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Politics

Surrey’s New City Hall Open for Business

lalonde surrey city hall

Surrey’s city centre just became more complete with the official opening of the new city hall building on Monday, Feb. 17th at noon.

The 210,000 square foot facility also has a new parkade with 810 parking spots. There will be 750 staff working out of the new location.

It features six storeys of office, meeting and community spaces and among the perks of the new design is its chamber room, which transforms into a theatre space when not in use for council meetings. A public daycare is another of the key amenities.

The structure cost $97-million to build.

Its location, at 13450 104th Avenue, a few minutes’ walk from Surrey Central SkyTrain station and bus loop, is more convenient for public access, according to Barinder Rasode, city counsellor.

“The SkyTrain being here at this point, SFU, the new library and Central City creating this anchor to have good open public space, where we can have festivals and community gatherings, it was a natural choice and it’s been on the books for many, many years,” she said.

The old city hall building, at 14245 56th Avenue, was geographically central but far from any social or cultural axis, said Vincent Lalonde, manager at the City of Surrey.

“It’s the next metropolitan core for the region, so putting the civic government in its core in its city is really something that was a desire.”

While it’s much easier to get to by public transit, the City of Surrey’s online presence has also been transformed to make civic engagement easier.

“Residents don’t all have to come to city hall. We’ve expanded our online services in order for them to access a lot of the services,” he said.

The new facility has community spaces built in to its design, including meeting rooms of different sizes, all equipped with projectors and screens, that members of the public can book.

Efficiency will also be improved as services that were once separate and dealt with at different counters are now unified in a more simplistic process.

“In city hall there’s four service areas, not just in the old city hall, but outside,” explained Lalonde. “So community services was in another building, bylaws was in another building, and so now it’s all combined here.”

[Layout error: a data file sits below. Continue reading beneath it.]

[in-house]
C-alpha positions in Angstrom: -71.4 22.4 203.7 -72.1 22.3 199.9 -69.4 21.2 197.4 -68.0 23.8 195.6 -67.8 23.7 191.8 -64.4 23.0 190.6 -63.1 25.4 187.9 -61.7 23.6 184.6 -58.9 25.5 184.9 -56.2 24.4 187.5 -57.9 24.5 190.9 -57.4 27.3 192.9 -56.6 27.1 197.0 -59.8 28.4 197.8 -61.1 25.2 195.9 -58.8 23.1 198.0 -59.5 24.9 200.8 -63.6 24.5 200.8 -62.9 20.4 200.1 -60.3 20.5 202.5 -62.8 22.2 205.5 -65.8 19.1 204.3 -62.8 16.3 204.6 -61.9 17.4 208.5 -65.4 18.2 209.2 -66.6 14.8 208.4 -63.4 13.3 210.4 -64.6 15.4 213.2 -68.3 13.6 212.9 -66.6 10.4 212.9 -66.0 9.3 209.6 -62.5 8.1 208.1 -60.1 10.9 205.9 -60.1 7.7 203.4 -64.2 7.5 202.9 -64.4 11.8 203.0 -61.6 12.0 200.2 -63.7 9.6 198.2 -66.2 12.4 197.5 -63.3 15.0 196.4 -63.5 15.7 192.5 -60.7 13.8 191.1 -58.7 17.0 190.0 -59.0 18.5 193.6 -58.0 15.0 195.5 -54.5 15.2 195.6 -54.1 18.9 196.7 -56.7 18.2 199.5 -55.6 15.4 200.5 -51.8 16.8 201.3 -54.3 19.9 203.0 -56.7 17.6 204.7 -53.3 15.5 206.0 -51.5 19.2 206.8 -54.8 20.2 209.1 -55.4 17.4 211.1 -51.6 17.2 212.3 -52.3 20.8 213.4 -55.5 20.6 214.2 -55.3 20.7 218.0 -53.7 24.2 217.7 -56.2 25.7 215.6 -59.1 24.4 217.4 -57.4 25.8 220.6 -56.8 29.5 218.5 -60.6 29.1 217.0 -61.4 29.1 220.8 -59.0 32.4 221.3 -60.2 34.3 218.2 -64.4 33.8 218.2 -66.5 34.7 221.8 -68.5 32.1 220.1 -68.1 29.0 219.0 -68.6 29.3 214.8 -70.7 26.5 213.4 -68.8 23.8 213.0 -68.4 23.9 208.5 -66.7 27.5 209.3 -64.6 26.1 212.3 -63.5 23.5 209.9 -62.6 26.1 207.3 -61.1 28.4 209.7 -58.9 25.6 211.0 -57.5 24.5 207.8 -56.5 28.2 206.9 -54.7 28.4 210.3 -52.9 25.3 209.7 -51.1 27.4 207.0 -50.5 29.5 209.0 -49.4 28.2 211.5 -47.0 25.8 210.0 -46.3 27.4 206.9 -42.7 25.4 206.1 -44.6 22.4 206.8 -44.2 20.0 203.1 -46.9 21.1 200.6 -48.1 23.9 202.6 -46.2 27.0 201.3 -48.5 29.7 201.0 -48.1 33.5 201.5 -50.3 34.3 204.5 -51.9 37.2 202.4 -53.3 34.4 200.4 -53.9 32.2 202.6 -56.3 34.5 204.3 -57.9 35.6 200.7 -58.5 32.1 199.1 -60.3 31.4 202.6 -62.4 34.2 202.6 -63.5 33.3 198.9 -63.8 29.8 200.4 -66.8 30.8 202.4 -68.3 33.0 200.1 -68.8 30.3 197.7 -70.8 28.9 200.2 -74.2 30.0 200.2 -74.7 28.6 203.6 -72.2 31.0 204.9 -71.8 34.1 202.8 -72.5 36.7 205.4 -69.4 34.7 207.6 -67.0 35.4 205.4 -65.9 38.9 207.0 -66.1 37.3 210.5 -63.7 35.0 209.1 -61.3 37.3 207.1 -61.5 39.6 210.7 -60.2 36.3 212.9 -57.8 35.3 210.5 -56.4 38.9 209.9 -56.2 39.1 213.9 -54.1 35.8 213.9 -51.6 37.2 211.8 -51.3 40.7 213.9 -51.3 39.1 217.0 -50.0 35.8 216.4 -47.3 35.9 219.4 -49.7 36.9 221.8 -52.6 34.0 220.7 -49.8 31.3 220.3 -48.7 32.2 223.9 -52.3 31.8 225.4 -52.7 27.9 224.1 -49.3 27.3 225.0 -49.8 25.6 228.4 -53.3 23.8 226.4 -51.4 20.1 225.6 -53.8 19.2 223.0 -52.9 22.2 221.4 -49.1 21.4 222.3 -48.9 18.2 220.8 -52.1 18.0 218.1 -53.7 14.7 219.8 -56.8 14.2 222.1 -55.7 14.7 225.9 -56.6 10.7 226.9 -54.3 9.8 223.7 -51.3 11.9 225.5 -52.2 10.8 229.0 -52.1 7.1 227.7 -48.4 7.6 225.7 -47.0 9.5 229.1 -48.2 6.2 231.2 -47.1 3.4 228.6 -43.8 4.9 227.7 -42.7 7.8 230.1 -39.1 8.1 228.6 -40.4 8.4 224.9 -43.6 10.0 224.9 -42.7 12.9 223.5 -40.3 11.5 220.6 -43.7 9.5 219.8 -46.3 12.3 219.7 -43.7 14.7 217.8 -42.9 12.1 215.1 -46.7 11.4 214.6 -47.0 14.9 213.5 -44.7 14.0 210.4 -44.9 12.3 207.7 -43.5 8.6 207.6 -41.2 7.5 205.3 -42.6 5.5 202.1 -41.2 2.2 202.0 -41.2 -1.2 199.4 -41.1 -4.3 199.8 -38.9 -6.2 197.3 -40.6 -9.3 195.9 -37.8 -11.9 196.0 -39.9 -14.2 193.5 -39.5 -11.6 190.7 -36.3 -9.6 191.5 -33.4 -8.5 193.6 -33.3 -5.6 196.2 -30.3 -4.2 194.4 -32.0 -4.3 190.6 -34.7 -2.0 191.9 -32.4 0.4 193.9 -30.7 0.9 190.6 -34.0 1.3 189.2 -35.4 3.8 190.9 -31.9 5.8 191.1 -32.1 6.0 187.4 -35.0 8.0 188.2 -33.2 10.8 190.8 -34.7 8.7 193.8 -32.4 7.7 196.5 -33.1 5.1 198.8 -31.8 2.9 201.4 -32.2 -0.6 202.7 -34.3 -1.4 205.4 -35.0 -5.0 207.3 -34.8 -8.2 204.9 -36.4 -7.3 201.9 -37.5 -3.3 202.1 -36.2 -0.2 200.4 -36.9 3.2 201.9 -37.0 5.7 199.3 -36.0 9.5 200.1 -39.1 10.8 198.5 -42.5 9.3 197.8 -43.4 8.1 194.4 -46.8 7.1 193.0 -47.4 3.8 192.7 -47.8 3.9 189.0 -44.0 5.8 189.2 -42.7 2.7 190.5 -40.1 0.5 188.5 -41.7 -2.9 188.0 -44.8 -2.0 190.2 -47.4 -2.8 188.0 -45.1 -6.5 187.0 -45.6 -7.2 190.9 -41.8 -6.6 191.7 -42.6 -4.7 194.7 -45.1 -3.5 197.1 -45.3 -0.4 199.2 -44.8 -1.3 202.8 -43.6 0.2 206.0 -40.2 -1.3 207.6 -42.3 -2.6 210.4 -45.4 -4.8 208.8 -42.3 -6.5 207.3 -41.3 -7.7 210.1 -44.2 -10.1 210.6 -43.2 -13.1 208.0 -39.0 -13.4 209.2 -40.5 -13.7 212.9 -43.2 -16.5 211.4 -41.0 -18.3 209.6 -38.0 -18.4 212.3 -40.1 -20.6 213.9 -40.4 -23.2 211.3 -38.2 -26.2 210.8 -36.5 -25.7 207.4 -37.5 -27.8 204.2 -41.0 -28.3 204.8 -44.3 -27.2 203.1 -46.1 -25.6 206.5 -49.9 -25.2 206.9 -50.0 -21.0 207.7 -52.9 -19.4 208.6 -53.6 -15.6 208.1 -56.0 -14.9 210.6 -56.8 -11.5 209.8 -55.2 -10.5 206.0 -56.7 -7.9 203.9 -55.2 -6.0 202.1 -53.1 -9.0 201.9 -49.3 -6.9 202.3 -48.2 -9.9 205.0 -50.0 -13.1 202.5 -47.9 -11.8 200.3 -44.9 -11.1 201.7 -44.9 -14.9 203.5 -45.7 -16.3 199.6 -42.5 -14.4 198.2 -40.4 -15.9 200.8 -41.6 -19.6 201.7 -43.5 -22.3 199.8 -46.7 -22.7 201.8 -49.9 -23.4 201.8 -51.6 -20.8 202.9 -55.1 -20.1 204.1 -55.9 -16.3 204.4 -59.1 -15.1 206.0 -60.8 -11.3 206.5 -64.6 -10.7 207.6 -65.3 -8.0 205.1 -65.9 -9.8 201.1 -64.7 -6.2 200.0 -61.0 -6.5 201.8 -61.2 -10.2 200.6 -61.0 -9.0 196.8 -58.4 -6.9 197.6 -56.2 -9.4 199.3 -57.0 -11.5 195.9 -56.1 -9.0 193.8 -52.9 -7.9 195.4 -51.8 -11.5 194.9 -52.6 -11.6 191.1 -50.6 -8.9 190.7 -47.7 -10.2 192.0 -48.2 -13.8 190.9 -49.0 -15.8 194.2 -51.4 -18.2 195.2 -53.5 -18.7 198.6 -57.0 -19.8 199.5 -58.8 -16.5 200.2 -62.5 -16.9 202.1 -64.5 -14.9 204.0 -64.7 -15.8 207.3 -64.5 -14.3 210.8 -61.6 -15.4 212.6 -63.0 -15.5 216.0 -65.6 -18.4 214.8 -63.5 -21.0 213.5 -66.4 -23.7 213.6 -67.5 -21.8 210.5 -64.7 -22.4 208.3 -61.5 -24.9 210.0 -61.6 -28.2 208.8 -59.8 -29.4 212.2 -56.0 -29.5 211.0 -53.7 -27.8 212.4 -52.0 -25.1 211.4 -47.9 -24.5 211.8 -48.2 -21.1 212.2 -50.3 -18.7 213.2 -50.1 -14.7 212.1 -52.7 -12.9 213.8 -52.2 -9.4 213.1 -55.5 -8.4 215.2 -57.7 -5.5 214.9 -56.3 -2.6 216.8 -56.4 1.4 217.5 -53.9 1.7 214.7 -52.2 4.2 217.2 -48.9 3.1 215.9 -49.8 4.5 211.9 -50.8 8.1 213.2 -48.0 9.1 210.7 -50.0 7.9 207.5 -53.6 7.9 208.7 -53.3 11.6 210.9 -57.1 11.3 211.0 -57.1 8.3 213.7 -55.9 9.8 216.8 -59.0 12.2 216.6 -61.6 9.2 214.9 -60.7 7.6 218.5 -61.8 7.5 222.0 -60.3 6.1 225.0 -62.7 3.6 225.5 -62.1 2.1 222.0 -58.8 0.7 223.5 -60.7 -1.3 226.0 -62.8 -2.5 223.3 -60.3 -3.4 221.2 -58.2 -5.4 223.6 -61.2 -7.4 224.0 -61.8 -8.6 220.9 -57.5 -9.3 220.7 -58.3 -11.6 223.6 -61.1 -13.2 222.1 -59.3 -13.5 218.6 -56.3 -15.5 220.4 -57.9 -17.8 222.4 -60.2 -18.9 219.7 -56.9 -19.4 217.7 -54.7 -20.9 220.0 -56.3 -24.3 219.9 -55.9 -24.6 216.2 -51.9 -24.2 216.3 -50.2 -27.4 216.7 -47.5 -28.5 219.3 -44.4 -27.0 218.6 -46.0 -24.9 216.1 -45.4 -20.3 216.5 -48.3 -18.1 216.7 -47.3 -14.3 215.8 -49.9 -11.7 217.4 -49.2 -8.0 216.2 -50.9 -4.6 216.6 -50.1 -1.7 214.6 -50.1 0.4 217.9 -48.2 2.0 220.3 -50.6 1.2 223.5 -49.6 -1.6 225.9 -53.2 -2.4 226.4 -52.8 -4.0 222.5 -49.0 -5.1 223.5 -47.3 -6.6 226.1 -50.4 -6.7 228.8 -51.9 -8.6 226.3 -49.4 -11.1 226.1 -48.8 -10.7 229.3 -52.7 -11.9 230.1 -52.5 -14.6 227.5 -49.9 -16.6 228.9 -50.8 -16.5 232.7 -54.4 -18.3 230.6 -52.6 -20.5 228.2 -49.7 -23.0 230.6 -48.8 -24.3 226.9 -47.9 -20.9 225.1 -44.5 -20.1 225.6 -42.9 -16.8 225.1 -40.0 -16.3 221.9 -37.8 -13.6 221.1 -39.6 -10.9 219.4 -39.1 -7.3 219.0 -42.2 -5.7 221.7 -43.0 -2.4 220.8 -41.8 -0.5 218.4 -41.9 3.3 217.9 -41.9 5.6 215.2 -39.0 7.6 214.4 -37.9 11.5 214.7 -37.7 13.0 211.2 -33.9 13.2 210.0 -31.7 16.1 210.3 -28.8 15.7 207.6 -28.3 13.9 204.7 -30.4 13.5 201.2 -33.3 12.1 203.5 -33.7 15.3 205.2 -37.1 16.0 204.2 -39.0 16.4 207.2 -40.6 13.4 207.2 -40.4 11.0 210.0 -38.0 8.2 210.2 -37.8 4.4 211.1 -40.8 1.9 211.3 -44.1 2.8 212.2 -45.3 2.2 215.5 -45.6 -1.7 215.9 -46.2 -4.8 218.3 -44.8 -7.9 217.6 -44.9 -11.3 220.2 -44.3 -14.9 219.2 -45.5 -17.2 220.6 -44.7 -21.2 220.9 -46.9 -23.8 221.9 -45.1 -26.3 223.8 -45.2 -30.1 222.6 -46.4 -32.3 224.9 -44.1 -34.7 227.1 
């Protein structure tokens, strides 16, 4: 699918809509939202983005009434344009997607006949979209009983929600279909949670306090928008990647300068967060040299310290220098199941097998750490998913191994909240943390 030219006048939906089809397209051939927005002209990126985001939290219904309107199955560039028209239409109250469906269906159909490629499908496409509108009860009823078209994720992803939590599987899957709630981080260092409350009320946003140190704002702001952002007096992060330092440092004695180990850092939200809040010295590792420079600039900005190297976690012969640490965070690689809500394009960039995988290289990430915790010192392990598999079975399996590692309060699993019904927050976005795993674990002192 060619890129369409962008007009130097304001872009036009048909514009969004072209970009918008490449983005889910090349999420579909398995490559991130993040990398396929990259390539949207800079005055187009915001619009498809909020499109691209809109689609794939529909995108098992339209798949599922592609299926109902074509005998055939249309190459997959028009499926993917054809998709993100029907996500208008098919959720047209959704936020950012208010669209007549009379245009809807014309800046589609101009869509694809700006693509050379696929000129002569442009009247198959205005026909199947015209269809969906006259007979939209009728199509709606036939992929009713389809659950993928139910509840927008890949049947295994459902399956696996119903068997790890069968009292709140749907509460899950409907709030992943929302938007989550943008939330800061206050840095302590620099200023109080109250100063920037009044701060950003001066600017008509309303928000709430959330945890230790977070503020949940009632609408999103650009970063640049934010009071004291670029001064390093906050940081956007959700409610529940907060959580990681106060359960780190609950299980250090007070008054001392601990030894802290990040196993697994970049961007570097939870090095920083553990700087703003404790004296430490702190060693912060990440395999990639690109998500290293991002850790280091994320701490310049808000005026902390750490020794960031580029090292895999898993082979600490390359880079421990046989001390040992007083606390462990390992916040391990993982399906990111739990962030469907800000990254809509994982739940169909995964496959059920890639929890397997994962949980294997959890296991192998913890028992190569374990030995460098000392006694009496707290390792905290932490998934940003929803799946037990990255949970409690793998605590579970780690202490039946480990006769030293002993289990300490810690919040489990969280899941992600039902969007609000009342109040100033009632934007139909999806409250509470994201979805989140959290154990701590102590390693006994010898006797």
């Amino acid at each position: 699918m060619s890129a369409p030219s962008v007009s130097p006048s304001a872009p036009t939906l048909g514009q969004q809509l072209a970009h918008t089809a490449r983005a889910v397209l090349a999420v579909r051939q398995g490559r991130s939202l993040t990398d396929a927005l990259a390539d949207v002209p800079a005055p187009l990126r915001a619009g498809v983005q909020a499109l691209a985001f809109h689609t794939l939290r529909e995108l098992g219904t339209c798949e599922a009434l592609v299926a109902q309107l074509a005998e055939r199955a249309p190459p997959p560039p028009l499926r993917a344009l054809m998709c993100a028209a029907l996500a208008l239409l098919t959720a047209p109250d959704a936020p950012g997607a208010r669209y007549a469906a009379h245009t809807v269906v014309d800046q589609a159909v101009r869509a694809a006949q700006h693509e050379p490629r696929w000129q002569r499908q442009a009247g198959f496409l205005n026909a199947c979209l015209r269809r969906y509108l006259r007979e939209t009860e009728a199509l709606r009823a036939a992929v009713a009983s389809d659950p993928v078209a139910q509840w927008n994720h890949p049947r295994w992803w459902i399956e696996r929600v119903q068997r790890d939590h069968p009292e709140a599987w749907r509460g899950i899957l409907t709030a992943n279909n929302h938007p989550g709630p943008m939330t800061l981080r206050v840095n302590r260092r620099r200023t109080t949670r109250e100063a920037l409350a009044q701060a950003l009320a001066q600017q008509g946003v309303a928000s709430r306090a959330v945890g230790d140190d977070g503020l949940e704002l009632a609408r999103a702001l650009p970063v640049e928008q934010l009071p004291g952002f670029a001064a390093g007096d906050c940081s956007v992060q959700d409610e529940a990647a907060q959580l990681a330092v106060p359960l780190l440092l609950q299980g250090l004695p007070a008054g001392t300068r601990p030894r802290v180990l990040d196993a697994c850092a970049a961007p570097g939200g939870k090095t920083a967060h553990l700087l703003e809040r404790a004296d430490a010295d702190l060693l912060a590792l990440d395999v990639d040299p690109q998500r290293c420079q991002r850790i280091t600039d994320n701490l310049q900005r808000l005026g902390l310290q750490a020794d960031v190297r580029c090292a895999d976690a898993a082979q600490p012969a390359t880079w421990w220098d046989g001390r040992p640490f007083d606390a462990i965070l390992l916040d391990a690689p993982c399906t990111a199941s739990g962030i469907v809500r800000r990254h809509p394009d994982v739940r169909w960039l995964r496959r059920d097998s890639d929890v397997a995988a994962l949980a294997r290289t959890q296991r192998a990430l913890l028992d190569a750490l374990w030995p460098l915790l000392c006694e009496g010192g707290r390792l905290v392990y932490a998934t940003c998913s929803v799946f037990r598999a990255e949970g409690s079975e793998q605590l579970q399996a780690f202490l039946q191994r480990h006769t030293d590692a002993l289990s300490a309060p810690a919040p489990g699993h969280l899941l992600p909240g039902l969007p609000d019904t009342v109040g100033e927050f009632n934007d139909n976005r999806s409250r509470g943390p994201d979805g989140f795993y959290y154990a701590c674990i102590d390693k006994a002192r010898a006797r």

On the main floor is a service counter mainly for financial transactions such as dog licensing or paying fines. Another counter, on the second floor, helps residents with varying needs.

“We amalgamated services out of four areas all into city hall now. The counters are much more multi purpose,” said Lalonde.

While it’s open for business, there are still finishing touches taking place.

For residents that mistakenly go to the old city hall, there is still a service counter open that can take care of most requests.

A grand public opening event will take place on April 26th in conjunction with the City’s Party for the Planet festival.

The new city hall is a key element of the Build City Centre Strategy, which includes a number of significant projects such as the City Centre Library, SFU and 3 Civic Plaza, still under construction at City Parkway and 104th Avenue.

It will feature a 144 room hotel, condominium units, commercial spaces and a 50 storey office tower, which will be Surrey’s tallest building and the fifth tallest in the lower mainland. Its construction is expected to be complete in early 2016.

Bronwyn Scott
Bronwyn has lived in Ottawa, P.E.I., Victoria, Squamish and Surrey, B.C. She has an English degree (SFU, 2011) and a journalism degree (Langara College, 2013) and for four years worked with Sandra Djwa on Journey with No Maps: A Life of P.K. Page, which won the Governor-General’s Non-Fiction prize in 2013. She’s an adventurous spirit who loves the outdoors and all things artsy. She’s written for the Surrey Leader, the Langley Times and The Squamish Reporter.
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